till another time, they commenced lading their ships, and in about twenty days succeeded in getting aboard nearly 200 tons of ore. They then set sail on the 22nd of August, and arrived in England after a stormy passage, with the loss of one man by sickness, and another who was washed overboard.


The Queen, the whole Court, and the adventurers, were so delighted with the great show of profit which the abundance of gold ore held forth, and, as Hakluyt tells us, with the hope of the passage to Cathaia by this last voyage greatly increased, it was at once determined that the expedition was highly worthy of being followed up; and it was further resolved upon, by the Queen in Council, that a colony should be established on Meta incognitathe newly discovered country. To effect this, fifteen ships (Purchas says thirteen) were put in preparation, among which were distributed one hundred persons

with materials to form the settlement, who were to remain there the whole year, keeping with them three of the ships, the remainder to bring back cargoes of gold ore. Frobisher was constituted Admiral and General, and was presented by the Queen with a gold chain, and all the captains had the honour to kiss her Majesty's hand.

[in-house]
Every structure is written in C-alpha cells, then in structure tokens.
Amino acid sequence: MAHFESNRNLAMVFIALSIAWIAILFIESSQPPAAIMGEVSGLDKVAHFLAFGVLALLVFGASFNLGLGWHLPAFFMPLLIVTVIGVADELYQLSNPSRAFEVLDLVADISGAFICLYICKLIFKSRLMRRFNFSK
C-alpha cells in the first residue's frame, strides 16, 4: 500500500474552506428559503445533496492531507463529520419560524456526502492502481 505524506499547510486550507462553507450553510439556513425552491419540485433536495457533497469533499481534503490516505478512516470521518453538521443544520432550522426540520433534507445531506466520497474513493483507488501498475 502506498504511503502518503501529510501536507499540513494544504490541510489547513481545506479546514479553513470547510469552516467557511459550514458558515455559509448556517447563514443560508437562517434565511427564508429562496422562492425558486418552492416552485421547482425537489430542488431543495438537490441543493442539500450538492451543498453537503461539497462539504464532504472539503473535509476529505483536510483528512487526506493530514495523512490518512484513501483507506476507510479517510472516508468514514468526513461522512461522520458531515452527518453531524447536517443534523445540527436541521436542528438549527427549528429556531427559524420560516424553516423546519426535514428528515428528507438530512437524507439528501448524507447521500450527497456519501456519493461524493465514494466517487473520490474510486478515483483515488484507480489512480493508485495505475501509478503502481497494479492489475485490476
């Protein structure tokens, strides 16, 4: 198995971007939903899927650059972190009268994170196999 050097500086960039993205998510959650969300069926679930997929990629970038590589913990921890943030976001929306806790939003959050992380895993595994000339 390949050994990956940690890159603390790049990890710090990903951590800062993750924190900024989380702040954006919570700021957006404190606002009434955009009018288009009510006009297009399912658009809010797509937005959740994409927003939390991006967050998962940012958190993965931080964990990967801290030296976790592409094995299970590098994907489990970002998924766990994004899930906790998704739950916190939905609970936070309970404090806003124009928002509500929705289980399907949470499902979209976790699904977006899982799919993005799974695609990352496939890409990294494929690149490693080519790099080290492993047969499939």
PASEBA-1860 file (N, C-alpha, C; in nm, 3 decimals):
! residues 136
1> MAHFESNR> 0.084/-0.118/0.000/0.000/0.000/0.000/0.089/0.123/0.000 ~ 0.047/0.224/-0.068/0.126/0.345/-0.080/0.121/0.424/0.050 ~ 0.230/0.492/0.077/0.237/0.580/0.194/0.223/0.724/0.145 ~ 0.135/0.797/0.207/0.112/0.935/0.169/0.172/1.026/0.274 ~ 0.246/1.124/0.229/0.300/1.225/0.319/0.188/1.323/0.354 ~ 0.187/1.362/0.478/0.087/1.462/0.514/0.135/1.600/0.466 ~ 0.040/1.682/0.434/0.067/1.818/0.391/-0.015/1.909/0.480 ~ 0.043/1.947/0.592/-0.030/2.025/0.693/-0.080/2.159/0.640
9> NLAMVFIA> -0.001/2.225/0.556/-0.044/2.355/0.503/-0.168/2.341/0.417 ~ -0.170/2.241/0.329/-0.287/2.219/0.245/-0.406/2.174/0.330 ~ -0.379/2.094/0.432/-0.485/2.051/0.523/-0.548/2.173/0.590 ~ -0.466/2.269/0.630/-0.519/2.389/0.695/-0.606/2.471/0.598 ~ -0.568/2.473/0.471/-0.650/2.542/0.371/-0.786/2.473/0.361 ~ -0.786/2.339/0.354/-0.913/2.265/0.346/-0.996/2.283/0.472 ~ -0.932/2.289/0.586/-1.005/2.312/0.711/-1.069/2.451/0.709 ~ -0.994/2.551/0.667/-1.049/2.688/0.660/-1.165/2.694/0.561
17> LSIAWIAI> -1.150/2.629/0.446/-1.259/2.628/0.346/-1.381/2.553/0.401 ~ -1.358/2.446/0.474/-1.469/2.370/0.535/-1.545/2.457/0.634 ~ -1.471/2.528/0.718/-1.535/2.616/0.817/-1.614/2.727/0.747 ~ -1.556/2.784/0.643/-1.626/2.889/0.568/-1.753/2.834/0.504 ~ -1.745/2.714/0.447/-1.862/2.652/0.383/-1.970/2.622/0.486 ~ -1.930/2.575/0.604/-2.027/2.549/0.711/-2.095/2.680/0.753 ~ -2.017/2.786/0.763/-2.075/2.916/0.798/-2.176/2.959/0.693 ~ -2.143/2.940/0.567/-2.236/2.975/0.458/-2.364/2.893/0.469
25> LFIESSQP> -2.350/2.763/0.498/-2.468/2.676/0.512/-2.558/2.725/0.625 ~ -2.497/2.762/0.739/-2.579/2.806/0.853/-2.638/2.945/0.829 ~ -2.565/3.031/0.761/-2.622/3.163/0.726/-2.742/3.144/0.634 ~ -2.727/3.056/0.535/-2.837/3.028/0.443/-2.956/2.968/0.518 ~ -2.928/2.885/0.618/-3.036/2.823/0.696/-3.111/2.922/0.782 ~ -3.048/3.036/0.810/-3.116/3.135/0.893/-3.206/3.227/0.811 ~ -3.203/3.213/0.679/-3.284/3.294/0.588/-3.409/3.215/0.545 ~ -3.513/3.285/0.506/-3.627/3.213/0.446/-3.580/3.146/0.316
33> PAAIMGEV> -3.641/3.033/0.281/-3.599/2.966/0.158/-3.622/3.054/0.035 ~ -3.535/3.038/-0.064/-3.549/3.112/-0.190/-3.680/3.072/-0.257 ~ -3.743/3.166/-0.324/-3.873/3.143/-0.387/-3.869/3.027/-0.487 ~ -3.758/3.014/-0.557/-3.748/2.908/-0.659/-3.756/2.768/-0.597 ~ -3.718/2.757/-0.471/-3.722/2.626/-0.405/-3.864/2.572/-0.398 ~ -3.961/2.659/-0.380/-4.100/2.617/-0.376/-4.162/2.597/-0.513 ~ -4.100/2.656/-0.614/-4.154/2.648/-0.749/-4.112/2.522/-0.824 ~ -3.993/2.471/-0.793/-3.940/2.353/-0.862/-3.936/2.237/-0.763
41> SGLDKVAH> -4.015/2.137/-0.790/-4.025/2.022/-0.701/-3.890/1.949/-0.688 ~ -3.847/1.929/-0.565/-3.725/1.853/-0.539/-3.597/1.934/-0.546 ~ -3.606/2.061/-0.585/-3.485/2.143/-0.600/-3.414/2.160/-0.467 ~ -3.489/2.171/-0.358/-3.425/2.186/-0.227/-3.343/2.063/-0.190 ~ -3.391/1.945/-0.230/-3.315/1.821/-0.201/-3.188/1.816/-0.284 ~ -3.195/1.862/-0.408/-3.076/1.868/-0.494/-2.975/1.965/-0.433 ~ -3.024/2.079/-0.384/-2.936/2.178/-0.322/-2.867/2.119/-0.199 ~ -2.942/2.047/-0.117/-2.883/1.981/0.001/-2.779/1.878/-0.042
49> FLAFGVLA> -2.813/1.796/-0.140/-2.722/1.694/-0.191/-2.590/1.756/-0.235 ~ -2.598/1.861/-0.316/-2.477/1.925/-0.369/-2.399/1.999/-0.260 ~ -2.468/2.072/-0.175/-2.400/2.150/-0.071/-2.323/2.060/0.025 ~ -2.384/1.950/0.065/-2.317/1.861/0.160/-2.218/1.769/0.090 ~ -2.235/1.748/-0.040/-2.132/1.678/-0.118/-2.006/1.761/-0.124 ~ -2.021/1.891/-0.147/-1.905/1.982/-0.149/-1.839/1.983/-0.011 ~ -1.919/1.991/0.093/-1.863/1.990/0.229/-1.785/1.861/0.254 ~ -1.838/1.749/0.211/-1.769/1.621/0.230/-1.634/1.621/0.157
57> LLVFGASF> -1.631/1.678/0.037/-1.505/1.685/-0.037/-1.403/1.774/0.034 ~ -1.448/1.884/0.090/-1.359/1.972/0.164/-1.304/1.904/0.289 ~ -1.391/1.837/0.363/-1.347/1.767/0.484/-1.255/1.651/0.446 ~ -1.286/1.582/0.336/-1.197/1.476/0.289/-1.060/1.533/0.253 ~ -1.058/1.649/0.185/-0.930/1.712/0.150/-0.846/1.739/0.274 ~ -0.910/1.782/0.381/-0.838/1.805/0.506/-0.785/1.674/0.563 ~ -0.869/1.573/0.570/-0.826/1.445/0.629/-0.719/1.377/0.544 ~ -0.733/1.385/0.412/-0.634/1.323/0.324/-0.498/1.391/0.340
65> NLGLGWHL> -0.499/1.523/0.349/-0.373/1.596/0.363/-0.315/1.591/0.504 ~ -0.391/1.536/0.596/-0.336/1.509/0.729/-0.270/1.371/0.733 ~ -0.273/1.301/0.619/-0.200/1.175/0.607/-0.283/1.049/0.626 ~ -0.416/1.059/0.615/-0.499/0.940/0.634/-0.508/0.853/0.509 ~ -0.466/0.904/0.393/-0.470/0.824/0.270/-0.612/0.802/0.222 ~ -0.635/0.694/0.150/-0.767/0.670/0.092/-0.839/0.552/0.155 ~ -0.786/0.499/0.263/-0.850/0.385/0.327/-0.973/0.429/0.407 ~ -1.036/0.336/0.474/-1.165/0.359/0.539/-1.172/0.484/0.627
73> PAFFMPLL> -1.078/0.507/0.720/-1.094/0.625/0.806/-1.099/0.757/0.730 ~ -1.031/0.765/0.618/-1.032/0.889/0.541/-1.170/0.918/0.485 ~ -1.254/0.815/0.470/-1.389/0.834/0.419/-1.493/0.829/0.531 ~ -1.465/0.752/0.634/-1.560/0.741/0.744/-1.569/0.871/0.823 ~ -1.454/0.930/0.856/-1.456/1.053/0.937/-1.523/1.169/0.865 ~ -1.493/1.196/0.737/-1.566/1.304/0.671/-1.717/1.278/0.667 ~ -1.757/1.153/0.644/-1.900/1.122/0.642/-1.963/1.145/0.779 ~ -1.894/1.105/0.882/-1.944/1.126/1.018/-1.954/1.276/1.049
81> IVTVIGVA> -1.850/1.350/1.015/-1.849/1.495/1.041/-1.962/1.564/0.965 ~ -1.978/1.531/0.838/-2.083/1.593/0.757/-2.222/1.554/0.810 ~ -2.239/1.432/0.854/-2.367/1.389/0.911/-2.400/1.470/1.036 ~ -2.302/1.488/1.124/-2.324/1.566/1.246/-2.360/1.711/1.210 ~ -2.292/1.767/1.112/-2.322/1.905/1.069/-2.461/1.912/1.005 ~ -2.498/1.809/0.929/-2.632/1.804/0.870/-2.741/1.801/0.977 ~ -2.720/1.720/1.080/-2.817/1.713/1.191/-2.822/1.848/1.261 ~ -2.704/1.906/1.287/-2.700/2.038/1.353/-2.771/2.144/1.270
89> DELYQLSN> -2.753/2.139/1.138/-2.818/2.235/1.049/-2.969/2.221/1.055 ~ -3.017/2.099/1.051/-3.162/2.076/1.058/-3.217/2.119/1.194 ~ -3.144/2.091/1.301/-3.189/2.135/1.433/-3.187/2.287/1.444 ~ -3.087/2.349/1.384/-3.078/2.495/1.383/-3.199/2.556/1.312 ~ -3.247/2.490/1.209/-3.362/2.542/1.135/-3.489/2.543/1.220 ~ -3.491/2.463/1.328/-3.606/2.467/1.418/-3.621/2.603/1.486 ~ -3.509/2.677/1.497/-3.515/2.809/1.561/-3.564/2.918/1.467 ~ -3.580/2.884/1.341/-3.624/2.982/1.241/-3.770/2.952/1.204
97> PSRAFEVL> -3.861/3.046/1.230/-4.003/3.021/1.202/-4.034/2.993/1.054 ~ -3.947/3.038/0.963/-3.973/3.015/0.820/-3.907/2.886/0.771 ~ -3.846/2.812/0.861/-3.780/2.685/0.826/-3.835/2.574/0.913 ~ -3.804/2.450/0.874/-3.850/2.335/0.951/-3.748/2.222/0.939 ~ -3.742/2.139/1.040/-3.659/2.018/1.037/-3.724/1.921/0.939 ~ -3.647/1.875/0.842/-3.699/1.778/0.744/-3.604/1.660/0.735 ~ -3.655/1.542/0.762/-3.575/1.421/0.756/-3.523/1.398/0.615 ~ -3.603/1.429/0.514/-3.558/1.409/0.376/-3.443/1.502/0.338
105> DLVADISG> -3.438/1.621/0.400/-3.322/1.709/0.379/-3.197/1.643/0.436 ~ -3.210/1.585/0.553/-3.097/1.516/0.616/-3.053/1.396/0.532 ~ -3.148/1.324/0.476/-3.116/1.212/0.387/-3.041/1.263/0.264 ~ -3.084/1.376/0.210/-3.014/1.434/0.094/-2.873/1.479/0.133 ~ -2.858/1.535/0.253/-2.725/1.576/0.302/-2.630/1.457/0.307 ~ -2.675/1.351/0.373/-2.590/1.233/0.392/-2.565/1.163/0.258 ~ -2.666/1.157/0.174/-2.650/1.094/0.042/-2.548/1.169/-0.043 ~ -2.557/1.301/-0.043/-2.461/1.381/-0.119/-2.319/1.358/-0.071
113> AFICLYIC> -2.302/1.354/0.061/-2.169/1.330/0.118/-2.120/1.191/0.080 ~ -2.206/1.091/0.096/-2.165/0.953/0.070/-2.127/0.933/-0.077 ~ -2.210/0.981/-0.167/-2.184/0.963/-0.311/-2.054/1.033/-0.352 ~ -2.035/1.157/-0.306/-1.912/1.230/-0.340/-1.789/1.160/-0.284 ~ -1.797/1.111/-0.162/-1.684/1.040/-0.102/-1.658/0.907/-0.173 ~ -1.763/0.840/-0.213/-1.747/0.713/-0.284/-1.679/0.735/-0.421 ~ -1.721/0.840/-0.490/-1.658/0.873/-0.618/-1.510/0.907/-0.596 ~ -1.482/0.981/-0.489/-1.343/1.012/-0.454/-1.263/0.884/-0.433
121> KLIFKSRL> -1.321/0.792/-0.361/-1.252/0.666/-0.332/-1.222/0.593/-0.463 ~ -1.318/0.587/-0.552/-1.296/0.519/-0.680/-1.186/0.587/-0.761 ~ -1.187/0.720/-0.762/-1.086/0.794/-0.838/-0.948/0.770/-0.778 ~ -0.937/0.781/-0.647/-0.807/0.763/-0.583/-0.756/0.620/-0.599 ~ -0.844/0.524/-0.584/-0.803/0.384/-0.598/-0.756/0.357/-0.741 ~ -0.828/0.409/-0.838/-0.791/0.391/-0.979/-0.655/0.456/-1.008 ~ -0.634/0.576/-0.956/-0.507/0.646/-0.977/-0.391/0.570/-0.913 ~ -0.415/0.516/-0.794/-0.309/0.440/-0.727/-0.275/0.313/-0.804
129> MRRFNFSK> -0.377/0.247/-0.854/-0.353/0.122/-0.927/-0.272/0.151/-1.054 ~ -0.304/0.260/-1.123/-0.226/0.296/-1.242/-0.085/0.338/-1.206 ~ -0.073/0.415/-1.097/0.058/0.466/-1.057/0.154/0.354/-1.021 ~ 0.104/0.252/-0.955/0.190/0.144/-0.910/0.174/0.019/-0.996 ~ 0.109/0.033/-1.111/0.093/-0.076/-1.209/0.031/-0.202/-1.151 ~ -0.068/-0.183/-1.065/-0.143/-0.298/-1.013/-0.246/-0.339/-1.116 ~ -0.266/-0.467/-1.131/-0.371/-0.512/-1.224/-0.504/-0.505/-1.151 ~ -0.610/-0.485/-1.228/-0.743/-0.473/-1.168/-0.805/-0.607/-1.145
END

A code of instructions, consisting of fifteen articles, was drawn up by Frobisher on this occasion, to be observed by the fleet. Two of these may be given as a specimen.

“ Art. 1. Imprimis. To banishe swearing, dice, cards’ playing, and all filthie talk, and to serve God twice adaie, with the ordinarie service, usuall in the Church of England; and to clear the glasse everie nighte, according to the oulde order of England.*

“ Art. 8. If any man in the fleete come upon [burnt : qu. another] in the nighte and haile his fellowe, knowinge him not, he shall give him this watche worde,— Before the world was God ;' the other shall answer, if he be one of our fleete,- After God came Christ, his sonne.' Soe that if any be found amongst us, not of our own companie, he that firste descrieth any such saile or sailer shall give warning to the Admyrall."

And he concludes thus :

“ I am to require you, in her Majestie's name, that you faile not to observe these Articles as neare as you maie. Given this first of June, 1578.

(Signed) 66 MARTYN FURBUSHER.” †

They reached Friesland on the 20th of June, without any thing remarkable happening, except that near this place the Salamander (one of the squadron) being under her courses and bonnet, happened to strike on a great whale with her full

* The meaning of this expression is now doubtful among

nautical men.-It cannot be to measure the watches, by clearing it once only in twenty-four hours. It cannot have been used to measure the ship's way, as there was neither log-line nor log-book before the year 1607. In the first volume of the Archæologia, in the accounts of the churchwardens, is an entry, “ 1591, Payde for an howr-glasse for the pullpitt, 3s. 4d.” Did the length of the ser

“ cleare the glass ” ? as has been suggested to me by a learned friend.

† MSS. Otho E 8, British Museum.